In the meantime, APD's backlogged evidence seems to be collecting dust. While all evidence from new cases still gets sent to DPS, the state office can only analyze 20 APD cases per month. Many of those are selected by the Travis County District Attorney's Office, depending on upcoming trials and statutes of limitations. Two private labs – Sorenson in Utah and Bode Cell­mark in Virginia – are currently handling the "back backlog" of rape kit testing covered by the New York County D.A.'s Sexual Assault Kit Backlog Elimination Grant and Texas Senate Bill 1636 (sponsored by former state Sen. Wendy Davis in 2011), which requires all kits taken before 2011 to be tested and all new ones be sent to a lab within 30 days after a sexual assault forensics exam is conducted. According to Gay, the FBI, SWIFS, and Signature Science labs are currently testing a small number (22-60 each) of APD's cases, specifically rape kits. Yet those numbers are much too small to drive a dent into APD's backlog of 3,294 sexual assault cases.

Stakeholders outside the police department suggest, however, that the problem is larger and more broad than APD has publicly acknowledged. While Eveleth reported one set of numbers to the Public Safety Commission, other agencies were given bleaker updates. SARRT was informed that more than 1,000 new cases have amassed since the lab's closure and "everything is on hold," including homicide and child abuse cases, according to Emily LeBlanc, the project's local co-chair.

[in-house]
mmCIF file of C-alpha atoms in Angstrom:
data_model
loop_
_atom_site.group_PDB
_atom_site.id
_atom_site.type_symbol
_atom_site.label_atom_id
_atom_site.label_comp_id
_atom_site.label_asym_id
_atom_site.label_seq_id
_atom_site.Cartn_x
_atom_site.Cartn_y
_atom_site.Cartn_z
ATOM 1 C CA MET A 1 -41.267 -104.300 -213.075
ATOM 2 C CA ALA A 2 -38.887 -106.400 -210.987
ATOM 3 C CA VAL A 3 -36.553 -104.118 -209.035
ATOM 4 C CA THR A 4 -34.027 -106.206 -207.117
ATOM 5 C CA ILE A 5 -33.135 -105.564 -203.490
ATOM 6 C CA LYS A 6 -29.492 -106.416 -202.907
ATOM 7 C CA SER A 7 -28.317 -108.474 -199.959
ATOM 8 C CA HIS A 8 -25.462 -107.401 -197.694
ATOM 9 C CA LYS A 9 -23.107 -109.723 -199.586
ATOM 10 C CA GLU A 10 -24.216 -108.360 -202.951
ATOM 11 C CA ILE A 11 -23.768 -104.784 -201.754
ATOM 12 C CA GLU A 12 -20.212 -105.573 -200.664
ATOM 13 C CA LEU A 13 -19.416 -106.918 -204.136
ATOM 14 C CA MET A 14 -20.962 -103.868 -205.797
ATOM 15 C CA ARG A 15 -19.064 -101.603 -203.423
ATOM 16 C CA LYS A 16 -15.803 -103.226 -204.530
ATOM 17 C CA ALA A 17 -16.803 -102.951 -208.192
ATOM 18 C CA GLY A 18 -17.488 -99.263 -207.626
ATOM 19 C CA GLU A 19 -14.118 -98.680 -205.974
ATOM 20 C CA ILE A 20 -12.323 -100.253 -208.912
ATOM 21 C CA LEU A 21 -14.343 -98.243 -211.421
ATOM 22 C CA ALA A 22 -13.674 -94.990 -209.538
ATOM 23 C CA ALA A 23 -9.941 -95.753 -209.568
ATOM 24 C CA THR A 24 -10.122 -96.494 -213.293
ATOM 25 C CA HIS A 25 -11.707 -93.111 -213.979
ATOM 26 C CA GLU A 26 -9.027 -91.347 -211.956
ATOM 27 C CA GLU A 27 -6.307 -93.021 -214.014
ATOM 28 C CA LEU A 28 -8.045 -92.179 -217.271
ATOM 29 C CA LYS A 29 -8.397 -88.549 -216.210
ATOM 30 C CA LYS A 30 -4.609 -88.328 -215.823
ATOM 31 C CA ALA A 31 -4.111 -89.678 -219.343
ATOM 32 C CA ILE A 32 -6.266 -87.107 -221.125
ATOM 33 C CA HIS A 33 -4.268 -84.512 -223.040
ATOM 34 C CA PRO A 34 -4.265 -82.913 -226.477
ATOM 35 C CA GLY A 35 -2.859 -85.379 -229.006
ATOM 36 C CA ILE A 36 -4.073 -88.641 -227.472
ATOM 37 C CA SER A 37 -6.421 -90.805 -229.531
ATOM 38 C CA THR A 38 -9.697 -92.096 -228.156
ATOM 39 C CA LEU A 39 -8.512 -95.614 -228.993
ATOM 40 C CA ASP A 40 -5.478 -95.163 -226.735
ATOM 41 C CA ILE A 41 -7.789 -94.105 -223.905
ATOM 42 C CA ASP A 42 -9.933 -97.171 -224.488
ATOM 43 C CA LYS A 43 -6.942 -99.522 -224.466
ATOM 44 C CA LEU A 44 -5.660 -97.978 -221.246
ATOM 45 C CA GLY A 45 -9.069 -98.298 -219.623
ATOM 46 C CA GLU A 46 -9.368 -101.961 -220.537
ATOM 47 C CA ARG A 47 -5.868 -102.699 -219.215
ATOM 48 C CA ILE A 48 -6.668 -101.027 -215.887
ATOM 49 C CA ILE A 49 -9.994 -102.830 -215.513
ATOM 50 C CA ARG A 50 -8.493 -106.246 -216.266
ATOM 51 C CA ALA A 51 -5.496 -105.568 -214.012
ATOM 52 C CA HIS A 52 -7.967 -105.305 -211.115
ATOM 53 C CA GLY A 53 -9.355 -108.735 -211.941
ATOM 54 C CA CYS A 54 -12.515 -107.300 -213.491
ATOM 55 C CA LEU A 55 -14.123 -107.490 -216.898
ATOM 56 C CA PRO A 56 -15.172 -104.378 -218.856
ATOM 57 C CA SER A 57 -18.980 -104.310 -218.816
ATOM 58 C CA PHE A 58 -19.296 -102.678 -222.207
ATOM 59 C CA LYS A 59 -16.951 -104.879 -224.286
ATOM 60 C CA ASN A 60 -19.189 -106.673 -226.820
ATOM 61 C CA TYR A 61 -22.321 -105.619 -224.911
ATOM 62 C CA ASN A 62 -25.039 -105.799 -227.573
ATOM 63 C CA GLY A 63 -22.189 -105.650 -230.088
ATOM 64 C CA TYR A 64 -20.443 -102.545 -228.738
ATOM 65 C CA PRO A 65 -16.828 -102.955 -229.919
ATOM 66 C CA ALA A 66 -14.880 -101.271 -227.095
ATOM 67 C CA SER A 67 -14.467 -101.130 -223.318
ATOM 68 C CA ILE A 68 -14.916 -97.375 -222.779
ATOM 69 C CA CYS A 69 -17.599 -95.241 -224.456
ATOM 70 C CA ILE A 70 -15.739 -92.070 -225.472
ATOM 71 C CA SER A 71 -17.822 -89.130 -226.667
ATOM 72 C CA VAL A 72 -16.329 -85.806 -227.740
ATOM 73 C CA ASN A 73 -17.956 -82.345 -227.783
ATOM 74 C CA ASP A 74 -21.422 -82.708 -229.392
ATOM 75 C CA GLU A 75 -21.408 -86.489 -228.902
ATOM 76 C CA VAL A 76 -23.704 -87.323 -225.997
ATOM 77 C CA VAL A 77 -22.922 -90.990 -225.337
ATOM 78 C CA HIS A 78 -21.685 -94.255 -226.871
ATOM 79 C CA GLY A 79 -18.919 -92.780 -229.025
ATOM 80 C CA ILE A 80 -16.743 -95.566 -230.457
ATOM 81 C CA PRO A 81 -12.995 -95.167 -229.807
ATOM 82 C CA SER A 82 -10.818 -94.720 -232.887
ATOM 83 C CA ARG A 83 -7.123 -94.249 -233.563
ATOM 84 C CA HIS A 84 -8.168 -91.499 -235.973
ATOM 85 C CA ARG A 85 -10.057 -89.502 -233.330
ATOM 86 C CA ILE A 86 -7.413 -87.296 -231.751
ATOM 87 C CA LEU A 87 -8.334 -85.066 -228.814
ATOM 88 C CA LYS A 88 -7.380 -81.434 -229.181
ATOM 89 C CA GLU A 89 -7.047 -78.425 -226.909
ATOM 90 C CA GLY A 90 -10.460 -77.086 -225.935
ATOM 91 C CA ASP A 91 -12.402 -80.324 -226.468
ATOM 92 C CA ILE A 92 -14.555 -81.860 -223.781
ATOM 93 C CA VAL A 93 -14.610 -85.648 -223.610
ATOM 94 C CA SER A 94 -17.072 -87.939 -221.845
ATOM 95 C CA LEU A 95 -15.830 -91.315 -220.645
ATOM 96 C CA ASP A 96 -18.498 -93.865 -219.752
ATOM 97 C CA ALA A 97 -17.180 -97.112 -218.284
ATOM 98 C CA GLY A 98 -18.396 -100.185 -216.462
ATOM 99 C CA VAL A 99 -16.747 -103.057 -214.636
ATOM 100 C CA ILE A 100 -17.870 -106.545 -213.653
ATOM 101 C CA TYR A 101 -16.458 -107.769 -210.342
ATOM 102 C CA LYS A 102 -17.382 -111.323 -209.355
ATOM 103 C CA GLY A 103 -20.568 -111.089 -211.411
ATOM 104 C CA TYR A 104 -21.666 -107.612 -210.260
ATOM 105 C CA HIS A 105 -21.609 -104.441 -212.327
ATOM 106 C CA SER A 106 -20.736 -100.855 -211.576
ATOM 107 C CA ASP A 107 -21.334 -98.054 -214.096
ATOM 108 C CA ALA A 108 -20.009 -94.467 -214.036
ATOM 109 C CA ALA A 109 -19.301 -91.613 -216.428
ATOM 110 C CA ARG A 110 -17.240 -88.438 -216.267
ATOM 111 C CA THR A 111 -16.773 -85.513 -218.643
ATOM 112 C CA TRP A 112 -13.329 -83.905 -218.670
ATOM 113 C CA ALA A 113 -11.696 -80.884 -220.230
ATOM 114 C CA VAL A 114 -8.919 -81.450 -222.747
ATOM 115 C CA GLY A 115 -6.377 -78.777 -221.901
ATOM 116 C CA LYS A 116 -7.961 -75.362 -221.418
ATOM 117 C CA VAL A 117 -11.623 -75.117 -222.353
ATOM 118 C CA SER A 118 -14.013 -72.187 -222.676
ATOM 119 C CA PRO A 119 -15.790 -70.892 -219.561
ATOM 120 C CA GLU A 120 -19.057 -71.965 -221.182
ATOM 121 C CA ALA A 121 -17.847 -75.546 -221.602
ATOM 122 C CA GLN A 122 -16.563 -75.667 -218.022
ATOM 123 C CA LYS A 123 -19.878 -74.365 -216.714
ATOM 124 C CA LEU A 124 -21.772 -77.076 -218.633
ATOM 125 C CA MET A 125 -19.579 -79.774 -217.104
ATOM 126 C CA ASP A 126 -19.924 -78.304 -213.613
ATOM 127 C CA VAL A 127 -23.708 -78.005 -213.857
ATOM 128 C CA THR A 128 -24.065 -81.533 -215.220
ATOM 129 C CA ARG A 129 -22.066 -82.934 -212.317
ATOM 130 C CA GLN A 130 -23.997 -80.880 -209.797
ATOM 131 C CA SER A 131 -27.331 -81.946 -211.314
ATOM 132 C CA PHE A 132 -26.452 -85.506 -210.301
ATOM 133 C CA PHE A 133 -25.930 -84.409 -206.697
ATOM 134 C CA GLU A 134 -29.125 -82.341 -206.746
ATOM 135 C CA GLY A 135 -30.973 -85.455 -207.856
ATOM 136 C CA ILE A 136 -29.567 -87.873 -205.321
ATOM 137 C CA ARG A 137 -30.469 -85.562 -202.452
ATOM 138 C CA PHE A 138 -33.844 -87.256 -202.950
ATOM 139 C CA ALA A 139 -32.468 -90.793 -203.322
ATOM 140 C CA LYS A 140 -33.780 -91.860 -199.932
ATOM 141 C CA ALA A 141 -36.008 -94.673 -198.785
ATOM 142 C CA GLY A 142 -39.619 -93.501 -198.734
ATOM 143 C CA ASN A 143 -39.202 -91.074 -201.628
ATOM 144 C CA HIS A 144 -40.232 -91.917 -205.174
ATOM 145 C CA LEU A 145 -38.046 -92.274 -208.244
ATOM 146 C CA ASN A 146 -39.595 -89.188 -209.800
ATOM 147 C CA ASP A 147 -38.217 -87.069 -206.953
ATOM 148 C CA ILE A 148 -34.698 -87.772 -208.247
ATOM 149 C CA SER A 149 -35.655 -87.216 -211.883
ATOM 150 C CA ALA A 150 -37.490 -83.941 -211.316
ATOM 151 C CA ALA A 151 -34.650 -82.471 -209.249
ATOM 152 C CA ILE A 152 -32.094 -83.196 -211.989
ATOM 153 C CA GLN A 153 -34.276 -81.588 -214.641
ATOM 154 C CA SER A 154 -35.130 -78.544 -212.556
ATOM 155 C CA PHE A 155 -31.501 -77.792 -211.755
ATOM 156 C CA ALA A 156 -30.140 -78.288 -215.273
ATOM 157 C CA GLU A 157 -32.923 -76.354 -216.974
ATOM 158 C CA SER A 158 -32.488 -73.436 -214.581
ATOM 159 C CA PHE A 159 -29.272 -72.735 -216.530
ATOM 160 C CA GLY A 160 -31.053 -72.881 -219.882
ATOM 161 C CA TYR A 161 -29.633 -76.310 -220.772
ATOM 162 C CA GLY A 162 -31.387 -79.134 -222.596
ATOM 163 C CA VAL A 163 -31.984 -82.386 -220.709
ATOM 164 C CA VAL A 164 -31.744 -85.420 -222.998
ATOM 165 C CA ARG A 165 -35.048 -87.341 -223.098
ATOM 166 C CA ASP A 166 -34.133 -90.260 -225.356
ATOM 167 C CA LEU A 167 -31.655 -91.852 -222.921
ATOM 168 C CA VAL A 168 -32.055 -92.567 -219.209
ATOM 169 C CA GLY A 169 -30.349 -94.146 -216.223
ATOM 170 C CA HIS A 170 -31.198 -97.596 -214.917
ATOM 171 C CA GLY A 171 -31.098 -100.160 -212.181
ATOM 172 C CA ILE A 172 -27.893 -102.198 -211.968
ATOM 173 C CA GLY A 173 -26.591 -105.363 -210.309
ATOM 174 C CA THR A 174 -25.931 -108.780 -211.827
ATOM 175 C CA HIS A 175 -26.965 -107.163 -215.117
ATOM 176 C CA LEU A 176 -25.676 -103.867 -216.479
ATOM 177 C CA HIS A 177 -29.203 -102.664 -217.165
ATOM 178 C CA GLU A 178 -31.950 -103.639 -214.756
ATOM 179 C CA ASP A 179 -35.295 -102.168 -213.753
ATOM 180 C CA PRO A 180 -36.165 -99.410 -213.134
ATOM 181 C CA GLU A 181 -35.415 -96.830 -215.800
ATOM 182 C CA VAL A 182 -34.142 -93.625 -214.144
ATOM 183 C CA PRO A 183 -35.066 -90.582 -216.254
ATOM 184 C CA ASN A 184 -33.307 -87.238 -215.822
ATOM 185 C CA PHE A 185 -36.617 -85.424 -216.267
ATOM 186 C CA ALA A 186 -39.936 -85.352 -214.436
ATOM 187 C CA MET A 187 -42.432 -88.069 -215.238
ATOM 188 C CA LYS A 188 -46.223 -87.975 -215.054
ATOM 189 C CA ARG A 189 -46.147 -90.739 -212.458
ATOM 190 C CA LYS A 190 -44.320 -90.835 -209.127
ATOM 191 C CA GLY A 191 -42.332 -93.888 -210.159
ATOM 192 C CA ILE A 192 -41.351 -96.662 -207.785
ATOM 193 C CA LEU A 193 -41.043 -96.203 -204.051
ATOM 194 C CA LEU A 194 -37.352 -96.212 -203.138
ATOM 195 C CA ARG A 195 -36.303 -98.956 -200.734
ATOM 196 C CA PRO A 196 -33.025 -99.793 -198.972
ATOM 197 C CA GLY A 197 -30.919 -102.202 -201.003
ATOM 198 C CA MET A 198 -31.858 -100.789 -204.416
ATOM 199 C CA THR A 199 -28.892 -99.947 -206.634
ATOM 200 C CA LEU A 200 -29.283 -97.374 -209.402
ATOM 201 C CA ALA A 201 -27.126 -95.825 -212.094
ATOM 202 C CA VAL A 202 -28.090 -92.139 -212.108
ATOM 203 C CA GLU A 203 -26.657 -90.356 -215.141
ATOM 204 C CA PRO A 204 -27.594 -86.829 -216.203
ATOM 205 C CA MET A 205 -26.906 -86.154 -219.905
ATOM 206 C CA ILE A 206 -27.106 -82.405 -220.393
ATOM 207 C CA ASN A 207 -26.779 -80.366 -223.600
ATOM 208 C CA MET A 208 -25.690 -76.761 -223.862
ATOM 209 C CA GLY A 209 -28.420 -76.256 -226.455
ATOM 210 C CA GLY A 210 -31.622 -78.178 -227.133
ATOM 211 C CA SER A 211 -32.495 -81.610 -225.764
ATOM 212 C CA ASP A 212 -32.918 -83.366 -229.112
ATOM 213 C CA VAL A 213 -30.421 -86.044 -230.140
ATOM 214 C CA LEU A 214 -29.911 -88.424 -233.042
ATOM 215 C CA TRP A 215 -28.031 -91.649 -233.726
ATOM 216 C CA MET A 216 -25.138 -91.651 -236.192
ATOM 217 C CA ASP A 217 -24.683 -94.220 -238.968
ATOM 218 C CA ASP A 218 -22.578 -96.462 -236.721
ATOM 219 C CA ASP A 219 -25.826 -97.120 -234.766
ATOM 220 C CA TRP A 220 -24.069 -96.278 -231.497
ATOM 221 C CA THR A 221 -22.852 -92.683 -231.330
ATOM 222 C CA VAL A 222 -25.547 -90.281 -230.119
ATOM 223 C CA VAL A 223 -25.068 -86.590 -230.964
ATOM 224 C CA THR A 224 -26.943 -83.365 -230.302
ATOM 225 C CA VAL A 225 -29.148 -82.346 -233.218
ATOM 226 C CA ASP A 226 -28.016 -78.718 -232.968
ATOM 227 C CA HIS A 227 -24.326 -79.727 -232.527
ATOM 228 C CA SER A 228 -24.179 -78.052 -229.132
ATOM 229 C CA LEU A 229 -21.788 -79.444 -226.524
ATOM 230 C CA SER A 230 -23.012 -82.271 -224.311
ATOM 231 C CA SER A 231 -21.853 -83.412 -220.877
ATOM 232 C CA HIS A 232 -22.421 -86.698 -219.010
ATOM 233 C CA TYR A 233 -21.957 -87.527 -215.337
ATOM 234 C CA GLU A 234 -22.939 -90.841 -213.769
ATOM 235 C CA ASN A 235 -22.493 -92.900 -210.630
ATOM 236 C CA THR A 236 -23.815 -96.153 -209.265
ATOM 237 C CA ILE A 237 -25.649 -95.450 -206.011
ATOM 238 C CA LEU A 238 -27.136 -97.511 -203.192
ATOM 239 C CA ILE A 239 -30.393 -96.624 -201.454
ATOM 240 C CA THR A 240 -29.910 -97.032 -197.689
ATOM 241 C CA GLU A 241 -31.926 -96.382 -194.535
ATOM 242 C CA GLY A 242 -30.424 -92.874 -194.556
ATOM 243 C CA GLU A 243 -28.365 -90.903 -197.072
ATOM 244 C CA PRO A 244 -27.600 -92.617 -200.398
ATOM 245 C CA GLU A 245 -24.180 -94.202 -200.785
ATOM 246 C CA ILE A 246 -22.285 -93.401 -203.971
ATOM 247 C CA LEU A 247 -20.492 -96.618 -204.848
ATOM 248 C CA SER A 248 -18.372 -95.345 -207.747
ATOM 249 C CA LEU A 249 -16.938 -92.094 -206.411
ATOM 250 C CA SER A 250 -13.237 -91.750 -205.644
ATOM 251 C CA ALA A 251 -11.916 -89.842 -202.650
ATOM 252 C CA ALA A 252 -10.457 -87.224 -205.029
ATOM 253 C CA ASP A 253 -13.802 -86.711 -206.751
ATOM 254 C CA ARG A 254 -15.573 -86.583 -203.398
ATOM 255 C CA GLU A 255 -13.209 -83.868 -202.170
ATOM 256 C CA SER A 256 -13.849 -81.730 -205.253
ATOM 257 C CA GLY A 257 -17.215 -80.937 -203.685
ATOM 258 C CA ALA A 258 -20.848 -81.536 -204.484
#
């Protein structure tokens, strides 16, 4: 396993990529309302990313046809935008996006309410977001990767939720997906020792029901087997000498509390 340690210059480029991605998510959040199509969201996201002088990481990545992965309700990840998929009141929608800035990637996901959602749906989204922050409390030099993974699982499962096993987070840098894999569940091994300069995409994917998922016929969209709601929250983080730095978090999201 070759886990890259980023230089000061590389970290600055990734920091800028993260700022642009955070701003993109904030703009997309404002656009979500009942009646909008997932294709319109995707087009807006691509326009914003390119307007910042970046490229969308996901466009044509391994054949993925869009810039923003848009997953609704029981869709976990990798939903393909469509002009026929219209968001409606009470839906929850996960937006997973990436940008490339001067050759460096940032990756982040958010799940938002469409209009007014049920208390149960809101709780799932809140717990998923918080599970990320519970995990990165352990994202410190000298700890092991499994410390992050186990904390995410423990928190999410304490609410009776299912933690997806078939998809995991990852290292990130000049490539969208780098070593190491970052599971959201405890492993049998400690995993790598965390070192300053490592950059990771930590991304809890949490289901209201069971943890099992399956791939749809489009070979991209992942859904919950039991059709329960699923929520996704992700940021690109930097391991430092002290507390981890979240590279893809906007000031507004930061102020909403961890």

"The SARRT is extremely concerned that sexual assault survivors are once again not being given the attention and priority they deserve," said LeBlanc. "Austin is facing an epidemic of sexual assault and delaying evidence testing any further not only jeopardizes justice for thousands of victims, it does so at the expense of public safety."

Because the majority of APD's backlog remains untested rape kits, the two issues are inseparable. City Council Member Greg Casar told the Chronicle he's "worried about the message we send to survivors in our community when they read that there are hundreds of recent cases that haven't been tested." Gay says that 24-30 new sexual assault kits are submitted to DPS each month through APD, but in December SAFE confirmed one to two forensic exams are performed each day on their campus, where most local exams are conducted.

Gay and Eveleth both hope the Signature Science contract, as well as an impending agreement with DPS to cover serology testing and CODIS entry (and eventually DNA work), will lessen APD's incoming caseload. The DPS agreement would let APD use the $1.4 million originally allocated to hire new staff for their DNA lab, to instead hire up to seven additional analysts to work under DPS. According to Gay, these hires would focus solely on APD cases. The analysts who continued DPS training will begin testing APD evidence at DPS no later than April 1. Additionally, within the next four to six months, APD hopes to begin submitting 20 cases per month to University of North Texas' Forensic Science Program.

Gay called the Signature Science agreement a "step in the right direction" to both address and reduce the current backlog, which he said remains a "top priority for our organization and the community we serve." Casar agreed: "I'm glad Council approved the contract so that we can move forward with testing sexual assault evidence, but the city still has a long way to go toward ensuring justice for survivors in our community."

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KEYWORDS FOR THIS STORY

APD forensic backlog, Gena Curtis, Mike Eveleth, Art Acevedo, Troy Gay, Brian Manley, Signature Science, Wendy Davis, Emily LeBlanc